Minerals Council Of Australia Releases Zero Emissions Goal
The plan outlines how the organisation aims to achieve net-zero emissions, not only in Australia, but around the world. The plan highlights the commitment the Australian minerals industry is taking to decarbonise the economy, address climate change and meet net-zero targets globally.
The plan also outlines how both the councils and the members involved are planning on taking action on climate change, with the importance of the implementation and impact of technology in reducing emissions highlighted.
In a press statement, MCA CEO Tania Constable said: “With this plan, the sector acknowledges the critical importance of technology in reducing emissions. The minerals industry works with manufacturing and innovation partners to invent, develop and deploy new techniques and technologies.
“It is clear that the scale of the technology-led transformation required will not occur without the minerals and raw materials provided by the Australian mining sector.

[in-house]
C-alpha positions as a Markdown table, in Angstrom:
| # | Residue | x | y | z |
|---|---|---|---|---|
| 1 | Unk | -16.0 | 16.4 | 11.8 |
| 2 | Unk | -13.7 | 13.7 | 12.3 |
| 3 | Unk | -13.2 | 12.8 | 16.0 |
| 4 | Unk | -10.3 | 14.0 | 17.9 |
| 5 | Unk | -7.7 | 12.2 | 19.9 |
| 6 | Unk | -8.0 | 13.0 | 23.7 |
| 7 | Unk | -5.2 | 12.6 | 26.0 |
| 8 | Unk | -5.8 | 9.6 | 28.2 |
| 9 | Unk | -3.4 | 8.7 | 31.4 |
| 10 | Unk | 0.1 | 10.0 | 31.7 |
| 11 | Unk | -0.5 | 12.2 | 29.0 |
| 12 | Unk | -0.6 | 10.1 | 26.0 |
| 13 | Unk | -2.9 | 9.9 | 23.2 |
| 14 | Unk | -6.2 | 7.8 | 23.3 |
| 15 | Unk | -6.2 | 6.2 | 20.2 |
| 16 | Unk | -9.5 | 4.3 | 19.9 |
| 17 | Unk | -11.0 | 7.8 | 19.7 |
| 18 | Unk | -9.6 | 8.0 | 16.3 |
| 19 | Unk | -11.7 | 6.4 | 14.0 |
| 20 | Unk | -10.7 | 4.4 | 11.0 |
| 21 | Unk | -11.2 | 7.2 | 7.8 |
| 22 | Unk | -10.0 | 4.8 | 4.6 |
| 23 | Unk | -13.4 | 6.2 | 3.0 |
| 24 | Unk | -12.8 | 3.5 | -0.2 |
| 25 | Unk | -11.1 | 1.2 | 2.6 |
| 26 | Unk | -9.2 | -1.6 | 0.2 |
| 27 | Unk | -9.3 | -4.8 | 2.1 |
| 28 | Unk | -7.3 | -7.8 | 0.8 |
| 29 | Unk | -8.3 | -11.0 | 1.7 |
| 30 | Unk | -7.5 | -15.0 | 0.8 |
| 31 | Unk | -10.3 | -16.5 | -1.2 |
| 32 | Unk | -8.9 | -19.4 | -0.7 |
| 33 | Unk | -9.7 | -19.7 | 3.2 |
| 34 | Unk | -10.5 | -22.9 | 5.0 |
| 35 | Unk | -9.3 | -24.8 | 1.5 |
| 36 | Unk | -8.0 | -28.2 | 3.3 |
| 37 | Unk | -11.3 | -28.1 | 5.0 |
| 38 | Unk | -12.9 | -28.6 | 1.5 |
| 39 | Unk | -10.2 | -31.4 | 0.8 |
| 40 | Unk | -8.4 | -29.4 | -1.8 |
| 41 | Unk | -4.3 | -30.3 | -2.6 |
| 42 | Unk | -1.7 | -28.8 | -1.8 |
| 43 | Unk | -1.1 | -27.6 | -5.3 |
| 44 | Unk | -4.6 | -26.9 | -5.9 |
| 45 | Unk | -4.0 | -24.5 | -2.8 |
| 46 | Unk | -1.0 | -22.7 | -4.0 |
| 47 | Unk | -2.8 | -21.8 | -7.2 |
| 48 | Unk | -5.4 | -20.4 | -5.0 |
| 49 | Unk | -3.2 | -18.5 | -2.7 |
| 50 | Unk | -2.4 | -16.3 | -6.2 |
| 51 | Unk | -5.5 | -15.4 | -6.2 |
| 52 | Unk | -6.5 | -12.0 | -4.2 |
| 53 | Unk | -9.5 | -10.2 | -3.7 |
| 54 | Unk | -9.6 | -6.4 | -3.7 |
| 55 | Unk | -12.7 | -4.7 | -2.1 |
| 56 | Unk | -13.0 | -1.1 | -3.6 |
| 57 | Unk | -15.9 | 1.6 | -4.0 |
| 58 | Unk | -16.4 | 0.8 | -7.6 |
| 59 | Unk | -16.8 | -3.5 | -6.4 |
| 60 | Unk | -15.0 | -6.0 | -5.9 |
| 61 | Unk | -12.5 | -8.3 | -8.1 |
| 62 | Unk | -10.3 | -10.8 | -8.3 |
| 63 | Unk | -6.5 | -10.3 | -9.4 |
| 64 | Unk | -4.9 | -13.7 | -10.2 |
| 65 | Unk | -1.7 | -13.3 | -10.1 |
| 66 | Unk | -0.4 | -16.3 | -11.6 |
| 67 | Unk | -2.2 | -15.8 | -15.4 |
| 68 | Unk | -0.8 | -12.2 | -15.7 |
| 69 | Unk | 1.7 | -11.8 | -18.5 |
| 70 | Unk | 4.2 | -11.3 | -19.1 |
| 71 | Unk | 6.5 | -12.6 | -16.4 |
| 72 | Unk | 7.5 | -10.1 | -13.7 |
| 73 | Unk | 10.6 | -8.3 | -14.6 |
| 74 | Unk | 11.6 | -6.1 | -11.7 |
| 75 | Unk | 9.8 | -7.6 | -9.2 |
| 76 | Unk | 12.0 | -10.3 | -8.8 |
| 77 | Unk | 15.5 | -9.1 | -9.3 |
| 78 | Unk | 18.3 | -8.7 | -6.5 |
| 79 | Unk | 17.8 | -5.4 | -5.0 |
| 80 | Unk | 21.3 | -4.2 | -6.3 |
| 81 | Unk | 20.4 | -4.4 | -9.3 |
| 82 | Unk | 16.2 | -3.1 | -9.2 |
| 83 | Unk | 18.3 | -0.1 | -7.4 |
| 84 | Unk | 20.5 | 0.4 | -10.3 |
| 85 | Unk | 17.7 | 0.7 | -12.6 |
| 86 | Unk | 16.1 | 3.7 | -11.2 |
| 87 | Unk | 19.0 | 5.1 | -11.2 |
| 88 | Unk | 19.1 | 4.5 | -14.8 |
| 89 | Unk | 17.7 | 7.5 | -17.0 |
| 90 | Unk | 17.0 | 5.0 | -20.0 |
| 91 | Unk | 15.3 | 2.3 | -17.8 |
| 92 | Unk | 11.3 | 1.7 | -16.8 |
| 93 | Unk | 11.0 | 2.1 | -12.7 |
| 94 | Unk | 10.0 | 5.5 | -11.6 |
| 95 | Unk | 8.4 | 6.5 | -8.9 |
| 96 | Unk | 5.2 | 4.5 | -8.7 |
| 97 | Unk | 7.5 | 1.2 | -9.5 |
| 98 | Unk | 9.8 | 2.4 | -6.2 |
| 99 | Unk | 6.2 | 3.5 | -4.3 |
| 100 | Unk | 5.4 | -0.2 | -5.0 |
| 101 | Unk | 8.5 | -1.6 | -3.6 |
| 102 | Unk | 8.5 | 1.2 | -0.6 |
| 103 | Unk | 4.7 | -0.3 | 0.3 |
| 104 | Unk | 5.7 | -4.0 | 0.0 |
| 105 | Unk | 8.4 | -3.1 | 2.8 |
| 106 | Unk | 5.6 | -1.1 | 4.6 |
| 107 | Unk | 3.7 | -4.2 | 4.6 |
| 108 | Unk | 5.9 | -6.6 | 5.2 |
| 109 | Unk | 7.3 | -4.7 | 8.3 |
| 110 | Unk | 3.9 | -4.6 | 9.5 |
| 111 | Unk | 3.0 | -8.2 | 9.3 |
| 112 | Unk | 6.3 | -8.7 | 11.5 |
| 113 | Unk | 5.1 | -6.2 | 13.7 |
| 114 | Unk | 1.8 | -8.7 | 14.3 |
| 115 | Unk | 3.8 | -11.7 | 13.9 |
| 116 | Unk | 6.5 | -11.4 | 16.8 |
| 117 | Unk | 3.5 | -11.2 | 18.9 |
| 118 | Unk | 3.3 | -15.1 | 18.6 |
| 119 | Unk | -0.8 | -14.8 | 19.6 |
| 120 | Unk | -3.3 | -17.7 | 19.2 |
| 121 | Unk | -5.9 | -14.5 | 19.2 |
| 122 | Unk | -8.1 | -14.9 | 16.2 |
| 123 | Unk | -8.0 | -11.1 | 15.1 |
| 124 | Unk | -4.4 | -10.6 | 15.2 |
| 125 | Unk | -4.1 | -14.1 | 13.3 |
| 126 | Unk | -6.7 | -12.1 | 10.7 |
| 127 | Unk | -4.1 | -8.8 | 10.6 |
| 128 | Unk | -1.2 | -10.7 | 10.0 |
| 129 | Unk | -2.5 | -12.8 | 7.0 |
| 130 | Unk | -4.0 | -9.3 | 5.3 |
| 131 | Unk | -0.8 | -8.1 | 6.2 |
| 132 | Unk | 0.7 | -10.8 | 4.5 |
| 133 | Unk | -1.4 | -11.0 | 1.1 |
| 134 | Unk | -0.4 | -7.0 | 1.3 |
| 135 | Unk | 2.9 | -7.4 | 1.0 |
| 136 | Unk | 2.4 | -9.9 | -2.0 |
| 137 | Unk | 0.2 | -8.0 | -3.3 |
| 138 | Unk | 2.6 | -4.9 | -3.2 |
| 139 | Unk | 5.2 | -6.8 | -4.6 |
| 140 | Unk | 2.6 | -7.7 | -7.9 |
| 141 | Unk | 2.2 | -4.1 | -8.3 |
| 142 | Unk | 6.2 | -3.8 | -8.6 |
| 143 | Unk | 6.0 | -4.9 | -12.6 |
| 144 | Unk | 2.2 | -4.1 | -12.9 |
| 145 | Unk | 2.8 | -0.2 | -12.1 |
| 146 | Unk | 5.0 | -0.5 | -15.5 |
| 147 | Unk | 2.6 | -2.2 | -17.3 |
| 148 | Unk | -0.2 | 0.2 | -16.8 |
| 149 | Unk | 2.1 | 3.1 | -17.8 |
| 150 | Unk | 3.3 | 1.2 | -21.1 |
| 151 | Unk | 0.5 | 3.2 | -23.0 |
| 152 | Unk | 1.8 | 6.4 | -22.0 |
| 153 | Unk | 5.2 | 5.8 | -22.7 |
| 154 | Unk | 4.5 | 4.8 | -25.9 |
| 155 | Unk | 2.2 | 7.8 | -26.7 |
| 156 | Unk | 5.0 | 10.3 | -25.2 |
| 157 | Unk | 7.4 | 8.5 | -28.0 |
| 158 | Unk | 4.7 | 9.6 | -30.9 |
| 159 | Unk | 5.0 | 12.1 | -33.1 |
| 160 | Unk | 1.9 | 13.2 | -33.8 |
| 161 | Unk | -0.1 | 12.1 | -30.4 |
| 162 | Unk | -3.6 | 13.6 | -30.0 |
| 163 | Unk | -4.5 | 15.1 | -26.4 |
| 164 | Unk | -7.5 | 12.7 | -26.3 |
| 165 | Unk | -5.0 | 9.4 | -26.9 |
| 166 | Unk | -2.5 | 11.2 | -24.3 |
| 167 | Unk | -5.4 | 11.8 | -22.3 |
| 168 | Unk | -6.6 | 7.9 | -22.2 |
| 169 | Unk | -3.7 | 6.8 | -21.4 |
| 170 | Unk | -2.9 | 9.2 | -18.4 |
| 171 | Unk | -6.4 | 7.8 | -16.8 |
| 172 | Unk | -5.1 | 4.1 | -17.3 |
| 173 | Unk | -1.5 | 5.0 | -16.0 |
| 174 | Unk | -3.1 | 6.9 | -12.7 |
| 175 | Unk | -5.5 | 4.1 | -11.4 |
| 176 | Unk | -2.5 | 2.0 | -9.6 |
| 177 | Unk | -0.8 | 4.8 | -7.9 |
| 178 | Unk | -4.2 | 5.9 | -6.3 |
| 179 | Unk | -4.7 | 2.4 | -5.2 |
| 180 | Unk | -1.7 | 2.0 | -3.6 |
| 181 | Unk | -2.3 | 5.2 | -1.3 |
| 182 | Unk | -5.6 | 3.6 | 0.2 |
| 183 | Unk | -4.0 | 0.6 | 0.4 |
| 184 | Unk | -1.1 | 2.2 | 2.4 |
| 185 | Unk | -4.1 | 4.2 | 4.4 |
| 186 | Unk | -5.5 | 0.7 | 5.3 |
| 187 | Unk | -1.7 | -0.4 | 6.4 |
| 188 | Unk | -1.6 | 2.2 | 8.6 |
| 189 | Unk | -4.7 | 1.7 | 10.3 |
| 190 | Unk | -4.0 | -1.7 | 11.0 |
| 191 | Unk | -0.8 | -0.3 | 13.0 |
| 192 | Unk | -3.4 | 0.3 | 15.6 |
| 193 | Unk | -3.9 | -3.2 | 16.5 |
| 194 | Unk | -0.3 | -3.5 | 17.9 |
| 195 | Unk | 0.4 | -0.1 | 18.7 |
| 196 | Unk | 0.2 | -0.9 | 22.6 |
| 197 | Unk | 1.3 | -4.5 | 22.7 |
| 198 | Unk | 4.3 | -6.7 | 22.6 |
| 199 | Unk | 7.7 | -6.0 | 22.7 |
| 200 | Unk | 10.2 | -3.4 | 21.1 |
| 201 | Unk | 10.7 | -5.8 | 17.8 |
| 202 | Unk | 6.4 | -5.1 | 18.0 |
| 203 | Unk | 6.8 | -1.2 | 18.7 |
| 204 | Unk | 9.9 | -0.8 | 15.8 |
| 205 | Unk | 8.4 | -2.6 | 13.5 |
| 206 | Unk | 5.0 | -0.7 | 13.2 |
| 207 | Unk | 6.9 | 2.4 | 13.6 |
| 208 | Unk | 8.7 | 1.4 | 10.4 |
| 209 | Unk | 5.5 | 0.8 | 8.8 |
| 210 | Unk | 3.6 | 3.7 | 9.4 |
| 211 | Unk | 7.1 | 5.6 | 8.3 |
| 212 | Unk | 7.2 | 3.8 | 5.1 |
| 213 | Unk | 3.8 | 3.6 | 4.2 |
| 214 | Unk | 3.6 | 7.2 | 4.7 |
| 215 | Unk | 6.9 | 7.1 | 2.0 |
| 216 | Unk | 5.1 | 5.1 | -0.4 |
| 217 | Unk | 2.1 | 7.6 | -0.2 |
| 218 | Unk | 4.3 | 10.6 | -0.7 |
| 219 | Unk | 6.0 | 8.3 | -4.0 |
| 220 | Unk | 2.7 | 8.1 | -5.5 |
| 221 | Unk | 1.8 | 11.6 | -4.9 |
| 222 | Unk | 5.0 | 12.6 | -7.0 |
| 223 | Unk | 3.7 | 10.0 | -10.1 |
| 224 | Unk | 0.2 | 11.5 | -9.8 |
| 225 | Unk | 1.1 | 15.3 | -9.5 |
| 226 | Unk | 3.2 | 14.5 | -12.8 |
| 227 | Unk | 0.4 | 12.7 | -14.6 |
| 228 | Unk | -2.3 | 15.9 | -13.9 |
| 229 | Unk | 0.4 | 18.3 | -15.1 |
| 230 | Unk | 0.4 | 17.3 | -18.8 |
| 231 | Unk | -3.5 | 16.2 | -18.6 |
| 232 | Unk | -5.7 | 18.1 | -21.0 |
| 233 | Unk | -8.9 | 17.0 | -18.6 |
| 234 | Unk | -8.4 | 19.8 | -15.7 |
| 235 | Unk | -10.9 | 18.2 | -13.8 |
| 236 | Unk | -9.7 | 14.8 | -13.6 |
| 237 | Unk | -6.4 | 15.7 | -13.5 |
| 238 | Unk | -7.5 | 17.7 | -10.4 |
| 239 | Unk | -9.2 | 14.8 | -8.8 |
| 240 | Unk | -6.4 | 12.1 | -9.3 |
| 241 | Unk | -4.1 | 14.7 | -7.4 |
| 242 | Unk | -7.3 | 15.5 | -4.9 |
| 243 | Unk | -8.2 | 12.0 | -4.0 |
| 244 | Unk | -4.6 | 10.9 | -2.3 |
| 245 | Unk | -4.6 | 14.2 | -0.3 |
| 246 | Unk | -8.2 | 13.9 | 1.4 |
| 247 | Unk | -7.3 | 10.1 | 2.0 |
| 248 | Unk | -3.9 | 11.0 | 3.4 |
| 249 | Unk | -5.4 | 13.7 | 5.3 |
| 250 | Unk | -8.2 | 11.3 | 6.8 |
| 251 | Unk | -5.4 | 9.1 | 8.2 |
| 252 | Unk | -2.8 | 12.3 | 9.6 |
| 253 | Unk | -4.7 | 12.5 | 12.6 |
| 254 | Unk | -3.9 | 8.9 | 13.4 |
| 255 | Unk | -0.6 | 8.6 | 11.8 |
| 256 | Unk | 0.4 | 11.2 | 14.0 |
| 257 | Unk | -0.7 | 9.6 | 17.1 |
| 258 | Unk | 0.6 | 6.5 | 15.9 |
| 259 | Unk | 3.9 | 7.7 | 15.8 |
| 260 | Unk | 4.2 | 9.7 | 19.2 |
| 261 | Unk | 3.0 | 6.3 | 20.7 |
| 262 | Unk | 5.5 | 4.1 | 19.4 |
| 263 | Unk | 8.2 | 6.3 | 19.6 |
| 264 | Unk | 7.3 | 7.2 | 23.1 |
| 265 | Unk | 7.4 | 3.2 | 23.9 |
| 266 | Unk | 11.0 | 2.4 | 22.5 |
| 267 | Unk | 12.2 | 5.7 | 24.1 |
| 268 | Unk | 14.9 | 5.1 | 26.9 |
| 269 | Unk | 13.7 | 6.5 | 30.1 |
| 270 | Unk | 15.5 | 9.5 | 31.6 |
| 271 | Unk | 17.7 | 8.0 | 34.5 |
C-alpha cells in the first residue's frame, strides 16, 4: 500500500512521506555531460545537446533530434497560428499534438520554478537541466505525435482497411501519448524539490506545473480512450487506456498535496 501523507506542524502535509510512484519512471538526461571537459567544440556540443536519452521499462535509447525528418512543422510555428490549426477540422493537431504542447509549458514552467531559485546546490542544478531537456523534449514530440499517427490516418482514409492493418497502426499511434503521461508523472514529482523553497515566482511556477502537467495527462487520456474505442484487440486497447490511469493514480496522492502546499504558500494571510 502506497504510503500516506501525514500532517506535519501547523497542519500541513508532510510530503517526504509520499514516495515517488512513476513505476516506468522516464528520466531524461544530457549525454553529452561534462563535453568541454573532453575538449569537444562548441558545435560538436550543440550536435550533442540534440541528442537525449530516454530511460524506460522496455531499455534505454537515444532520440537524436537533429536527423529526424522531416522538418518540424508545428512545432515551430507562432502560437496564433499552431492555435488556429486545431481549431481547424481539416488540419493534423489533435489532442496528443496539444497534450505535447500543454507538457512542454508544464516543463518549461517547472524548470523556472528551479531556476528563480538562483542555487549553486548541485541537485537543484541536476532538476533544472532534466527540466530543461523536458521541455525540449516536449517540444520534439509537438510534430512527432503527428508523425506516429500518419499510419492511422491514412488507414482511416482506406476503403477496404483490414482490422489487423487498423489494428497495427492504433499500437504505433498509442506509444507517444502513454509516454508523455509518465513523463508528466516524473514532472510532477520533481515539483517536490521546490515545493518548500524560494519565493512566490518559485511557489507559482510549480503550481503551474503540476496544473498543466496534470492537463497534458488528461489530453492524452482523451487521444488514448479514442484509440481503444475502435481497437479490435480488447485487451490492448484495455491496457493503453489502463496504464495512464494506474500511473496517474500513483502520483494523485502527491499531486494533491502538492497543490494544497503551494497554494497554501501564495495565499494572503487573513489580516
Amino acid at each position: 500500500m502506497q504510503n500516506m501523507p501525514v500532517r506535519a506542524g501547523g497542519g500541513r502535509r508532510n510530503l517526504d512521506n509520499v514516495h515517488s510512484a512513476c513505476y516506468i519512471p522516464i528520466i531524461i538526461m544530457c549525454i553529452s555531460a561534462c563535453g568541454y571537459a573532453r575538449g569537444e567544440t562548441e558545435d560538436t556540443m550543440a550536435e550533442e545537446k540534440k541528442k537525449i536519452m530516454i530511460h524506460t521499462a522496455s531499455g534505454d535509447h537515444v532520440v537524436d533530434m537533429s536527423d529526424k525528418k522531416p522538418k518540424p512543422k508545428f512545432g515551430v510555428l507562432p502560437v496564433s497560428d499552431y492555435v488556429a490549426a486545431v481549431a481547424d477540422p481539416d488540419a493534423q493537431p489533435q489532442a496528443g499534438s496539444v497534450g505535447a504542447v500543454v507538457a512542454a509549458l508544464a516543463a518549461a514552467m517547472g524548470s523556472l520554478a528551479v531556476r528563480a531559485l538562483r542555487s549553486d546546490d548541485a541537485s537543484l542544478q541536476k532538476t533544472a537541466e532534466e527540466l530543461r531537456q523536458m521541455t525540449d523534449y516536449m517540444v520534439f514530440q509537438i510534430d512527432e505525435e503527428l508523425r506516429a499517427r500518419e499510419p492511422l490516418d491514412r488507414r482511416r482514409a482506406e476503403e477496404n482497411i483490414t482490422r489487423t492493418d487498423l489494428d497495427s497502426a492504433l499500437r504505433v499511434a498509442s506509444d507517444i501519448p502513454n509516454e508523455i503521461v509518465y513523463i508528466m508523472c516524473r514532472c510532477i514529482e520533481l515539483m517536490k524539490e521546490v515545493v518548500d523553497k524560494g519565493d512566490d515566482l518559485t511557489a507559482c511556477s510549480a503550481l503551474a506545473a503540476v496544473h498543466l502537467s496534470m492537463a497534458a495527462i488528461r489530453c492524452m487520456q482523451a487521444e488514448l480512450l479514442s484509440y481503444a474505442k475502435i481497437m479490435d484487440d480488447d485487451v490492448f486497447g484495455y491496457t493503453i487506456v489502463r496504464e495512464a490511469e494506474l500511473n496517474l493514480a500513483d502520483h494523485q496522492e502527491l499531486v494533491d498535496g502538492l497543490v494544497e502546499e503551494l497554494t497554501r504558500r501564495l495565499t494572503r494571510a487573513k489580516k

“The industry sees great opportunities for minerals such as lithium, cobalt and copper in all forms of transport infrastructure, communications and energy systems.”
Two elements are set out under the plan, with one to endure a ten-point framework to support three core objectives, whilst the other is a comprehensive three-year rolling work plan, comprising 30 activities.
The climate plan has come under fire from environmental and shareholder groups, with the body failing to set hard targets on reduced emissions and the use of thermal coal. The plan has failed to set a target date for net-zero emissions to be reached, or for coal mining and coal-fired power generation to be phased out.
“This is embarrassing and woefully inadequate: the MCA can’t even commit to net-zero emissions by any date. What type of plan is this without any dates or targets?” said Dan Gocher, Australian Centre for Corporate Responsibility’s director of climate and environment.
The UN’s climate change panel has advised that global emissions must meet net-zero by 2050 to have any chance of keeping global warming to 1.5C.
Another campaign group, Australia 350, described the plan as meaningless, lacking “clear commitments to advocate for emissions reduction targets that will ensure we keep global warming below 1.5C or even dates by which we should hit net-zero emissions.”